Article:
To clownish dulness of our ears,
Is that which the soul pours along
On the Poet's tide of song.
Hearts and ears are dead alike--
What new string were best to strike?
Oh, that art again were wild,
Oh that Man were now a child,
All enravelment undone,
Then were Hope, where now is none:
No, must fuse the bulk again
Else our toil is all in vain.
Melt each stubborn custom down,
Sword and mitre, seal and crown:
Till the mingled masses run
Altogether into one.
Till the dross be cleared away
From its deadening surface sway.
And what tho' his high hope
Should sink in darkness ere she reach her scope?
What tho' the upper air
Be all too thin his essence to upbear?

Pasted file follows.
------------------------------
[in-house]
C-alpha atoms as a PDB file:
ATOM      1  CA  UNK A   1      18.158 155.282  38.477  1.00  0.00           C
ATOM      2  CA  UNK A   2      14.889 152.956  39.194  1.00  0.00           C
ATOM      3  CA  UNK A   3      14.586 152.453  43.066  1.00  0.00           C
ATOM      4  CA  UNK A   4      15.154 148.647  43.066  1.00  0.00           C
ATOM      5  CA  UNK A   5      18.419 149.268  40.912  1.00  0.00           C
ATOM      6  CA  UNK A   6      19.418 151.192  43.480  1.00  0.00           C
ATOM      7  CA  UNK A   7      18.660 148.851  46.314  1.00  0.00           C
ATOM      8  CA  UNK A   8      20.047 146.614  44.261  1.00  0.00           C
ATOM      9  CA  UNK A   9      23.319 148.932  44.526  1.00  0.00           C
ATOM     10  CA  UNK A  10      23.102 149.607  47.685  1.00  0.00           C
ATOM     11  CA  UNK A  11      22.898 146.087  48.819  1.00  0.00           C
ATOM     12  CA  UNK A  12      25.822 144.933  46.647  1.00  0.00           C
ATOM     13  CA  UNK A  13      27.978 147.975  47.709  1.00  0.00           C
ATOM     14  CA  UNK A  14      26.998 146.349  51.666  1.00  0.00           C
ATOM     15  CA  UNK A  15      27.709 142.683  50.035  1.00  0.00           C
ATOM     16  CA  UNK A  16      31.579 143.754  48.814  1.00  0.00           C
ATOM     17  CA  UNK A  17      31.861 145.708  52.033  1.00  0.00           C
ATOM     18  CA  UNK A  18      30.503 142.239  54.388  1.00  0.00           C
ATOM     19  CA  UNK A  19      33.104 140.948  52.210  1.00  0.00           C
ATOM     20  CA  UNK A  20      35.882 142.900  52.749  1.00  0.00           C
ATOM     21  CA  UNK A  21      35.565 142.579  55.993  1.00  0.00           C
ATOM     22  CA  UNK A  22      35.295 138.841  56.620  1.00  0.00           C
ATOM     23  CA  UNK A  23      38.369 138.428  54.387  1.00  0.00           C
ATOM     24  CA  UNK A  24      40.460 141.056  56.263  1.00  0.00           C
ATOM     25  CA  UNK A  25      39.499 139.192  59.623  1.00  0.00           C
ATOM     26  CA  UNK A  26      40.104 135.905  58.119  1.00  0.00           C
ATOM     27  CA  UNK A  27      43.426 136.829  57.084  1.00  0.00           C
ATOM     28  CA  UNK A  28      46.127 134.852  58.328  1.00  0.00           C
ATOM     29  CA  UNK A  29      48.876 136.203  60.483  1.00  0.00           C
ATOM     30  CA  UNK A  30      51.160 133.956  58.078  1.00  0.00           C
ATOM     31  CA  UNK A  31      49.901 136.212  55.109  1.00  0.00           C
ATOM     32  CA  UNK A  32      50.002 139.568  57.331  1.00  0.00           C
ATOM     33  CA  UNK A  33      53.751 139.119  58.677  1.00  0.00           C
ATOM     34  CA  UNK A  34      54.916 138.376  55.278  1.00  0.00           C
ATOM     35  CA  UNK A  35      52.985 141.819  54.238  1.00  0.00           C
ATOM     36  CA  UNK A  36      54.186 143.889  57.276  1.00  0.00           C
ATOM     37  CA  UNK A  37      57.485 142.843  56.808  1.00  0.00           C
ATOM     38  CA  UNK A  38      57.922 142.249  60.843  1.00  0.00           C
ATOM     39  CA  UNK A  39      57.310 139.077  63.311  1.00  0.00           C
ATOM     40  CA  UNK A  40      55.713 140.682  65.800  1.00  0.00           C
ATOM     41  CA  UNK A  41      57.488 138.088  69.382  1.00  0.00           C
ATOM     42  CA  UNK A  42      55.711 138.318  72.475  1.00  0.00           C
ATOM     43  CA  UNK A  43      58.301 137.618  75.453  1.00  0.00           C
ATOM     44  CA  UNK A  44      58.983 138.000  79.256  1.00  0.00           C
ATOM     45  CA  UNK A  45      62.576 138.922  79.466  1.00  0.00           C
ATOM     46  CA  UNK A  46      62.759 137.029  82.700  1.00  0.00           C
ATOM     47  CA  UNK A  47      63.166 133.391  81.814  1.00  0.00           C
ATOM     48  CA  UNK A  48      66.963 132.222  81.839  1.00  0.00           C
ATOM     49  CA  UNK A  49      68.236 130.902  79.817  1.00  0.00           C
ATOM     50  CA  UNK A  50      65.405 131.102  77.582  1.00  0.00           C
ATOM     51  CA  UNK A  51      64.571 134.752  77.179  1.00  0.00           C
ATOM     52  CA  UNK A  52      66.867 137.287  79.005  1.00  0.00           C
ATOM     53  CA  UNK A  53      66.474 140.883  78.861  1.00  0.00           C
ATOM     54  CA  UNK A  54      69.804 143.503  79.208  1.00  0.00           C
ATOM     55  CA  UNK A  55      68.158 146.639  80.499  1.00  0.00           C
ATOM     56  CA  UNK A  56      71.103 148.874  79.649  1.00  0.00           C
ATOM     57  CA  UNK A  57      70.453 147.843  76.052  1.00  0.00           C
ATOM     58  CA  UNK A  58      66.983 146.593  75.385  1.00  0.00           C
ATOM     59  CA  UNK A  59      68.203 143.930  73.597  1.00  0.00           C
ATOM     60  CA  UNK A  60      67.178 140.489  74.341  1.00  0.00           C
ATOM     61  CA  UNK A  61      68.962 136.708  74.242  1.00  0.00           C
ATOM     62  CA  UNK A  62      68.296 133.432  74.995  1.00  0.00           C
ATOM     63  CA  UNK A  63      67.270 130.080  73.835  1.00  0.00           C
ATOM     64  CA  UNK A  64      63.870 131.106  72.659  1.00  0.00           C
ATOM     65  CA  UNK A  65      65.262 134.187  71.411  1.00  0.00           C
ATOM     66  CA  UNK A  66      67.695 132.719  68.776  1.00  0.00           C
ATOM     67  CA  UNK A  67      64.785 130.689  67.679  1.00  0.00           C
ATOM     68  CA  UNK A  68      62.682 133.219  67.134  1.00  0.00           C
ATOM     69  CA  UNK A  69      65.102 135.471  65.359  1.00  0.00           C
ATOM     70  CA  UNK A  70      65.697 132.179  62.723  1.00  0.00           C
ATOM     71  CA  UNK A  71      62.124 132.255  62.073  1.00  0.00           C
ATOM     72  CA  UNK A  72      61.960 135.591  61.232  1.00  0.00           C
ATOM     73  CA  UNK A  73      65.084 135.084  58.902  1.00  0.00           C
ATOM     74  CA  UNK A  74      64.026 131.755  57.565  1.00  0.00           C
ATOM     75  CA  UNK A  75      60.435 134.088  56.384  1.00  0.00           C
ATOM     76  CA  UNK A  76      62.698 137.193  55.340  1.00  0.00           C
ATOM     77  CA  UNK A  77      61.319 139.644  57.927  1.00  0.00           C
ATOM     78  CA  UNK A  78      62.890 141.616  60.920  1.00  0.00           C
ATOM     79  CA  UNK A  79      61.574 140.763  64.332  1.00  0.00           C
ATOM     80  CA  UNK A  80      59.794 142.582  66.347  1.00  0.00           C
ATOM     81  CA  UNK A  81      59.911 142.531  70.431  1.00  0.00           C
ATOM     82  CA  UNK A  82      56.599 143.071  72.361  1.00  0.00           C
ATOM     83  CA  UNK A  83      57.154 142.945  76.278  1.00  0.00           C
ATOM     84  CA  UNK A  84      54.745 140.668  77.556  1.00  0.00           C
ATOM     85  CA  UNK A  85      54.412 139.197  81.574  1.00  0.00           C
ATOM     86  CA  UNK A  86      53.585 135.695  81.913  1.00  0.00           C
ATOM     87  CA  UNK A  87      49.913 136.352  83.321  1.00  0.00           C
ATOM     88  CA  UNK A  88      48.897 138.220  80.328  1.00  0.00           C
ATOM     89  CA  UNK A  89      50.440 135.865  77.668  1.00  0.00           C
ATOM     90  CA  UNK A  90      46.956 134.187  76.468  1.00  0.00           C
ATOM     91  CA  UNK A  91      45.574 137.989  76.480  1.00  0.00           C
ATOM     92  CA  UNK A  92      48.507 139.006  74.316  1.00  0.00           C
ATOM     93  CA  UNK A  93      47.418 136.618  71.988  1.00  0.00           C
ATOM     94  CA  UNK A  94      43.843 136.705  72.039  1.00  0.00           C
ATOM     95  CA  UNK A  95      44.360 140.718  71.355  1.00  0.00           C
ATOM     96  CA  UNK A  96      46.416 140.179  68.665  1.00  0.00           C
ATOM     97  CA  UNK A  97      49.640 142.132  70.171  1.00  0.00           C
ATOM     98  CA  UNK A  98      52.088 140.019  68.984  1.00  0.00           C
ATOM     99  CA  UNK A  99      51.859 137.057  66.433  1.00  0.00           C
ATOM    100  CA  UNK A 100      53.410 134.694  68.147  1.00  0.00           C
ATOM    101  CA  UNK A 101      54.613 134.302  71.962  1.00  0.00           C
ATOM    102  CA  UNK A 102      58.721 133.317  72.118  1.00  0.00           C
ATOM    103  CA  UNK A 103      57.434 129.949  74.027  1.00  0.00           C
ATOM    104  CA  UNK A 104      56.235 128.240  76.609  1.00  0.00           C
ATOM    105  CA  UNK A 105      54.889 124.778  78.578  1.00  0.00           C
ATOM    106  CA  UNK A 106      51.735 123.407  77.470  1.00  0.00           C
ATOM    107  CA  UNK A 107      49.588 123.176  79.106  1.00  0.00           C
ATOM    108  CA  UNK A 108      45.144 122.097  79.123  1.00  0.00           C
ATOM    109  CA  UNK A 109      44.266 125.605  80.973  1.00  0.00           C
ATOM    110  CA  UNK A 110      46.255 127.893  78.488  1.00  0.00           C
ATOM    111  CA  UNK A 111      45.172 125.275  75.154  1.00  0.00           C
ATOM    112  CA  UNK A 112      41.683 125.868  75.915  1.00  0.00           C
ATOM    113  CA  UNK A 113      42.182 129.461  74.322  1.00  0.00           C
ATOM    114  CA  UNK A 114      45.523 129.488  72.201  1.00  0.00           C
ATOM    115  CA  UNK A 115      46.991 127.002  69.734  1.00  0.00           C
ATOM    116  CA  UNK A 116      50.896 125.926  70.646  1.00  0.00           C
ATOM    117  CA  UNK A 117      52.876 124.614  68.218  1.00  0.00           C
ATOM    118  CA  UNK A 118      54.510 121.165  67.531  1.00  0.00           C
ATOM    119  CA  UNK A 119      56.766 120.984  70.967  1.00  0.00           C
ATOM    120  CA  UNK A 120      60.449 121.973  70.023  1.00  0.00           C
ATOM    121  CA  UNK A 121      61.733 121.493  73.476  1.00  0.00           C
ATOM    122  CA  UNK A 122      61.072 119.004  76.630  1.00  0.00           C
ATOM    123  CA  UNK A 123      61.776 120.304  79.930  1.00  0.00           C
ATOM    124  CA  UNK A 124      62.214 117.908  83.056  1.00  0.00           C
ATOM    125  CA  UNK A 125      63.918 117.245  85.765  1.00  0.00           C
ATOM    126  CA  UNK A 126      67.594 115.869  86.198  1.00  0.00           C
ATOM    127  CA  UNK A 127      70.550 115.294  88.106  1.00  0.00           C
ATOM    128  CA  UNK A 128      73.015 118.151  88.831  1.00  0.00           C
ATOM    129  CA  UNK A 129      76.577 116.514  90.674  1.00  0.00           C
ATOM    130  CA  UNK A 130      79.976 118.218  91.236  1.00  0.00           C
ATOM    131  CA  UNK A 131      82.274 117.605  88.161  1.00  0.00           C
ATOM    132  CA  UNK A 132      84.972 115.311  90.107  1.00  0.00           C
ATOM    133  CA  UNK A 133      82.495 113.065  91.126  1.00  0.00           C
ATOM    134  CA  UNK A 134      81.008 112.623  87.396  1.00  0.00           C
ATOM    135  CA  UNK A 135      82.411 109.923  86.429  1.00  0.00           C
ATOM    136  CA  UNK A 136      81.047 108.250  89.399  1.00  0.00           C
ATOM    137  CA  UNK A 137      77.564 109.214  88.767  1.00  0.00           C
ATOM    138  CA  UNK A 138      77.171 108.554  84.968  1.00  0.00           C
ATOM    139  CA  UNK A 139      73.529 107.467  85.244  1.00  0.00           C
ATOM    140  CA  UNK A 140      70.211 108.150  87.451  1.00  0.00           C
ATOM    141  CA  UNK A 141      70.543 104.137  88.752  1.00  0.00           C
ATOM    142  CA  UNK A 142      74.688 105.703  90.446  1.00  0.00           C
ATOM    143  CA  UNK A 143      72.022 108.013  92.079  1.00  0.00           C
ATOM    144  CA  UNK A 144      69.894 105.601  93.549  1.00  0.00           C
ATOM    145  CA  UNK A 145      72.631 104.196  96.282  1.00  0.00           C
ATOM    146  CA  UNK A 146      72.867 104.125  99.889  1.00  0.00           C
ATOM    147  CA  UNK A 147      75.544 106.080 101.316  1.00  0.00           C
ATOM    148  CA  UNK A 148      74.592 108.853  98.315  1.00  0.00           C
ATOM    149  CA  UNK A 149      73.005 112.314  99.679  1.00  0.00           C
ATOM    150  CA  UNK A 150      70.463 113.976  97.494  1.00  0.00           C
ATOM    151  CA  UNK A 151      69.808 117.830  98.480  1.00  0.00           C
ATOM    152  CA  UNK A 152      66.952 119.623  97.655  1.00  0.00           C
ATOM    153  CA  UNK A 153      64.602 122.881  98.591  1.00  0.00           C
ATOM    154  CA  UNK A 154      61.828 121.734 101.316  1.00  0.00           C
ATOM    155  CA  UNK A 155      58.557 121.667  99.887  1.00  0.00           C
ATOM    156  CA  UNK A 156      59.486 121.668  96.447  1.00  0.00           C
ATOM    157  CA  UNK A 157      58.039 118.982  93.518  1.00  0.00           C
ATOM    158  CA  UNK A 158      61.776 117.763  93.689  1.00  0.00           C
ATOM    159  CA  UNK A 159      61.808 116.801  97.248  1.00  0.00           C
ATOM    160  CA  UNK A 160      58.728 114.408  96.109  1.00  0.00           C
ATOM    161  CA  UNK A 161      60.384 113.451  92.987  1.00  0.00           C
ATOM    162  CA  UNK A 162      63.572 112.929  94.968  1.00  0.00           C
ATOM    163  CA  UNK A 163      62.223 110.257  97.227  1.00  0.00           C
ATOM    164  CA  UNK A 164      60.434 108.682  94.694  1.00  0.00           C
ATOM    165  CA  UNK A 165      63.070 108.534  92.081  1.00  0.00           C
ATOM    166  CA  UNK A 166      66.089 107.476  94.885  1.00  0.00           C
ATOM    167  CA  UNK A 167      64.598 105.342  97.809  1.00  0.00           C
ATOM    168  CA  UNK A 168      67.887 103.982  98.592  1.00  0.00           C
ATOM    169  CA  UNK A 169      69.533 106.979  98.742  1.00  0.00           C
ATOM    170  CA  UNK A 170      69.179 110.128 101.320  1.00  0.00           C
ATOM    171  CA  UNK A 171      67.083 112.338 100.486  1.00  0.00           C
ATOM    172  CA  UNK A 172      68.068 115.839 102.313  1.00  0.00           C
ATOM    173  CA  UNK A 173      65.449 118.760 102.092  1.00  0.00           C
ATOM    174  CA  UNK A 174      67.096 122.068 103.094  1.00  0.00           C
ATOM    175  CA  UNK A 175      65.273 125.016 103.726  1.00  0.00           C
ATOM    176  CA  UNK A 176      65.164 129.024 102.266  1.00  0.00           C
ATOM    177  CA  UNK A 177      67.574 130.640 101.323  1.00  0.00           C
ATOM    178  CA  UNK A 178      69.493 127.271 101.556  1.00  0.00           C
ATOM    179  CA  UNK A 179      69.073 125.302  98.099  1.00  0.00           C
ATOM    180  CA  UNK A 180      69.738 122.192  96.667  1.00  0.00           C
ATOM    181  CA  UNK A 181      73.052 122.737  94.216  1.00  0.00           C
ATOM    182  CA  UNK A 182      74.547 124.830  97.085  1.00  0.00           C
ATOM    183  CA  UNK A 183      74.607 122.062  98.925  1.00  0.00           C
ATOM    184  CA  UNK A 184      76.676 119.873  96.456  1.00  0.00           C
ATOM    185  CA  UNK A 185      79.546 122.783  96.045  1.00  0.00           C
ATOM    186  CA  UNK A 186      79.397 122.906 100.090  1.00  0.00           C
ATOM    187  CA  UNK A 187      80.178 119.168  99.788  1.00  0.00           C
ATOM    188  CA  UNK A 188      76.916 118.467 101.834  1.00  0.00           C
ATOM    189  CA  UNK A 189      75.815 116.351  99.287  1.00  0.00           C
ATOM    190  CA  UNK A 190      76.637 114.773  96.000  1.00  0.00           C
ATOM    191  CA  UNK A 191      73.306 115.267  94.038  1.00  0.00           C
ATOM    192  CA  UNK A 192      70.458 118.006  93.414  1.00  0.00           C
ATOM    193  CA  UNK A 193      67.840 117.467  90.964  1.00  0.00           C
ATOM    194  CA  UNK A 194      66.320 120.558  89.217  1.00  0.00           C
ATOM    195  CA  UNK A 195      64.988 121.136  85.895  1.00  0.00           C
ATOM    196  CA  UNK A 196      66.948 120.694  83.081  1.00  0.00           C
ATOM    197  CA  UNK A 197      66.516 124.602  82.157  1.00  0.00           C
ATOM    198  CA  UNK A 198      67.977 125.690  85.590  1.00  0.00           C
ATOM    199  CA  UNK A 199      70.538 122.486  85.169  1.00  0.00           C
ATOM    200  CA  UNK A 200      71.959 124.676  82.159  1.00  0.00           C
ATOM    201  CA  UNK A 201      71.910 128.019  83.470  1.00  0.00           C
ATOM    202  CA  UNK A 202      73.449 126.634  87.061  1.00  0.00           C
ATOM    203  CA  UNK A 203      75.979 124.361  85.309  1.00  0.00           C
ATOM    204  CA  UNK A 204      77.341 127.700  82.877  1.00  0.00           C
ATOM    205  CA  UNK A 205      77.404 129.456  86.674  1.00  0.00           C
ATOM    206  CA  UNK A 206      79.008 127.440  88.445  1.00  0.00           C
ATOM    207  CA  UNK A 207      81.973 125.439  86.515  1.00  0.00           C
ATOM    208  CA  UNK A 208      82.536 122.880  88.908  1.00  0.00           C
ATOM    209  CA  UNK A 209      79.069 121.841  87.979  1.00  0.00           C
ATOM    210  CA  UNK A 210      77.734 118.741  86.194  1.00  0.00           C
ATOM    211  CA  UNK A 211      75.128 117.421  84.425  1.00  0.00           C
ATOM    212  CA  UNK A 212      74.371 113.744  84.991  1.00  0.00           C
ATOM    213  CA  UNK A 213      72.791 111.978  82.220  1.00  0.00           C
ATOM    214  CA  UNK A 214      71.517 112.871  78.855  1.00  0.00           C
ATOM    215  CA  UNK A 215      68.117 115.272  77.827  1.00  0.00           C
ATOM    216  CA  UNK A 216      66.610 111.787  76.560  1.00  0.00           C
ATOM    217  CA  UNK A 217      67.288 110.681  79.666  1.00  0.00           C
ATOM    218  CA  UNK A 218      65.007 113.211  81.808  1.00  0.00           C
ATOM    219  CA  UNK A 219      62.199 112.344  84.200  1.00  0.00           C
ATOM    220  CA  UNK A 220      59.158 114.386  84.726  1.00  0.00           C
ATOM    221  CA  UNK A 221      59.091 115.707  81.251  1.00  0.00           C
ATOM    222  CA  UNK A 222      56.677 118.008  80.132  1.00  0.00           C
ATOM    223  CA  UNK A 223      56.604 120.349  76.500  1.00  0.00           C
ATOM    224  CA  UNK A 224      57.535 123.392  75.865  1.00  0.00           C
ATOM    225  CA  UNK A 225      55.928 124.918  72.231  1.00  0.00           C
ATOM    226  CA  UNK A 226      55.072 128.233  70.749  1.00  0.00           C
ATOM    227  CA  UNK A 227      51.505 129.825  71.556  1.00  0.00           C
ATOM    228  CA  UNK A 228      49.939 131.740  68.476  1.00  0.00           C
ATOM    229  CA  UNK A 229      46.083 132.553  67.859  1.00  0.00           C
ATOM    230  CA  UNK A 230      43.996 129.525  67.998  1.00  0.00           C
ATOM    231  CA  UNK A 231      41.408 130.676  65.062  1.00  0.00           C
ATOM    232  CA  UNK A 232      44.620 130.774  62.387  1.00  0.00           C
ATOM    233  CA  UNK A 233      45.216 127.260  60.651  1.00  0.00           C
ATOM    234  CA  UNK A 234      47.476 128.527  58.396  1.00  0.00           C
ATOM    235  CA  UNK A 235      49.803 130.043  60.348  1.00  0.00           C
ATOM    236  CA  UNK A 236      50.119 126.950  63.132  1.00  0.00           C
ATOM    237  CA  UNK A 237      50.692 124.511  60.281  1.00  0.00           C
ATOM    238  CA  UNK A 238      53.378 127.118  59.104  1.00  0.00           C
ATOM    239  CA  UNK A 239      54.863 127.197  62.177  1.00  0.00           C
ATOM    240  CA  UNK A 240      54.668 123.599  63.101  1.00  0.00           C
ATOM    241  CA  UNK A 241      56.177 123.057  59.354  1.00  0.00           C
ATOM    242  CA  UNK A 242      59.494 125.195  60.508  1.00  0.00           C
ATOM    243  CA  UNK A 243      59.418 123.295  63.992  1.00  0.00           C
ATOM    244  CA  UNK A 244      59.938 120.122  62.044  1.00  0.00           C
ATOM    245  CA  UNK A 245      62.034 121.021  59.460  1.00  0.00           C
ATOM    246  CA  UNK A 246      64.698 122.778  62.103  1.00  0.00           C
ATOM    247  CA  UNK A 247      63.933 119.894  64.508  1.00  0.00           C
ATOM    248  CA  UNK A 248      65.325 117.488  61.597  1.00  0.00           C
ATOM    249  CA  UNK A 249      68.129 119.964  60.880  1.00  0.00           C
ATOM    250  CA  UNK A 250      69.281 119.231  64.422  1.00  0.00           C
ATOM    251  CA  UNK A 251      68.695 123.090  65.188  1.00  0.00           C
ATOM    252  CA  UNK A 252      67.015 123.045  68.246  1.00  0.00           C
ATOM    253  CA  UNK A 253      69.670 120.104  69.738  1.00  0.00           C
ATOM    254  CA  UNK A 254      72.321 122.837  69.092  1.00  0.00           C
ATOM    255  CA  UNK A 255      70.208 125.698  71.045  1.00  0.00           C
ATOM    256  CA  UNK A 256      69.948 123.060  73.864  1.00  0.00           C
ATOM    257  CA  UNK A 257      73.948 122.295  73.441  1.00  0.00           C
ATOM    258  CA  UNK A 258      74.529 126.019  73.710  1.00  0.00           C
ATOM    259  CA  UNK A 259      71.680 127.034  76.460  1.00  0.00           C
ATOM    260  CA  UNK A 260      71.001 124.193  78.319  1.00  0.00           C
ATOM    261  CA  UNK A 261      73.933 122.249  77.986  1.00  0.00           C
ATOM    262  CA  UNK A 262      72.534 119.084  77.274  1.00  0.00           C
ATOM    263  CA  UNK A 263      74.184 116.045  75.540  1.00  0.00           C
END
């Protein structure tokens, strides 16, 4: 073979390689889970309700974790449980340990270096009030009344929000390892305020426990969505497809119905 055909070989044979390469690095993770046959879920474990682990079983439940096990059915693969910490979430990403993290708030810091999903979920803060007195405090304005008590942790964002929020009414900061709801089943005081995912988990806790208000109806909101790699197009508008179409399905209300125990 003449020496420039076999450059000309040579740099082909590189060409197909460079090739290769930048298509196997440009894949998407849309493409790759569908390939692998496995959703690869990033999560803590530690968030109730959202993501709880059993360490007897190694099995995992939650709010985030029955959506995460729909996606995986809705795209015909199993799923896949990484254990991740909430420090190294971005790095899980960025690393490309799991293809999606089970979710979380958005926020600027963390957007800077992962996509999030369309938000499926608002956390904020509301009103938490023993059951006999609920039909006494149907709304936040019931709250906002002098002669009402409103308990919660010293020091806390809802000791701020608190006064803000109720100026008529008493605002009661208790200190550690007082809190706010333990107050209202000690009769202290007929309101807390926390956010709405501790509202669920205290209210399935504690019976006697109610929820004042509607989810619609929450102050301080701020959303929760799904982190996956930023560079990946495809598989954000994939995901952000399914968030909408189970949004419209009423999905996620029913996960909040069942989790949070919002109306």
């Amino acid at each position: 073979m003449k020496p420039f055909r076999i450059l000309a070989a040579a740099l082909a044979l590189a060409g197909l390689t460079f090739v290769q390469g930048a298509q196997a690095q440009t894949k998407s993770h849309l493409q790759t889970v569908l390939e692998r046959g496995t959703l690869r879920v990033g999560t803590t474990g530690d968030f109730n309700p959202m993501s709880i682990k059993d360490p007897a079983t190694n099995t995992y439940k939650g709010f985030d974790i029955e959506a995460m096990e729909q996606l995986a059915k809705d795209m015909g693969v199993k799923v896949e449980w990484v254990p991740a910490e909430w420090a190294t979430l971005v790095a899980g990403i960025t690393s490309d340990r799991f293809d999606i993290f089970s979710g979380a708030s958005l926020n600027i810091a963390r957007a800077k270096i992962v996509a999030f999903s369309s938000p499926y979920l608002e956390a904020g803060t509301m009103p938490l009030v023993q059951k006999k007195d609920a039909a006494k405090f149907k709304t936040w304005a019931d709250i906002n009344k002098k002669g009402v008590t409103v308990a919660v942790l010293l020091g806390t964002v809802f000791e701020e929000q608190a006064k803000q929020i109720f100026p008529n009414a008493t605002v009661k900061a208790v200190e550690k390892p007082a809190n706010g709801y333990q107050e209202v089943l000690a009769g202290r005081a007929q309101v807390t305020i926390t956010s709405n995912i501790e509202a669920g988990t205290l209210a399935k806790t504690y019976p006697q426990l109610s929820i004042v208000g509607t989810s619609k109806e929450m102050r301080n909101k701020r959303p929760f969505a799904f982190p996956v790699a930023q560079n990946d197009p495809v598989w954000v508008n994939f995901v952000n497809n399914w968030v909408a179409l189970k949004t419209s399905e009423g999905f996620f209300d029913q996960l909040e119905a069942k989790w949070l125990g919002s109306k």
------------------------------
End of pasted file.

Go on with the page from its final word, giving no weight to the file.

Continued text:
Then must he fall--
But shall he fail?
And all that he hath done, is all
Of no avail?
Oh believe not what they say:
Truth will live and find her way.
Thousand times hath she been cross'd;
Often miss'd, but never lost.
Yes, in her travail she may droop awhile,
But swift shall be her joy:
And sweetly shall she smile
Upon her new-born boy--
For that same Saviour must be born again--
And Christ revisit earth, thence evermore to reign.
"Beshrew me," said the host, entering then,
And gazing full on his guest's countenance,
"If I would fit Rebellion with a head
For this mad outbreak, head and heart of it,
Thou art the man--for thou hast fire in thee
To catch men's souls: thine eye glows as 'twould set
The world aflame: and when thou hast done that,
And made a hell of what was earth before,
That will be then thy heaven: but hold--read this--
'Tis from thy father; sage and scrupulous,
E'en as the man himself. That fire of thine
Prithee, whence hast thou it! Sure not from him.
That talk is liker truth that rumours thee
A foundling, what, didst never hear it? ah well--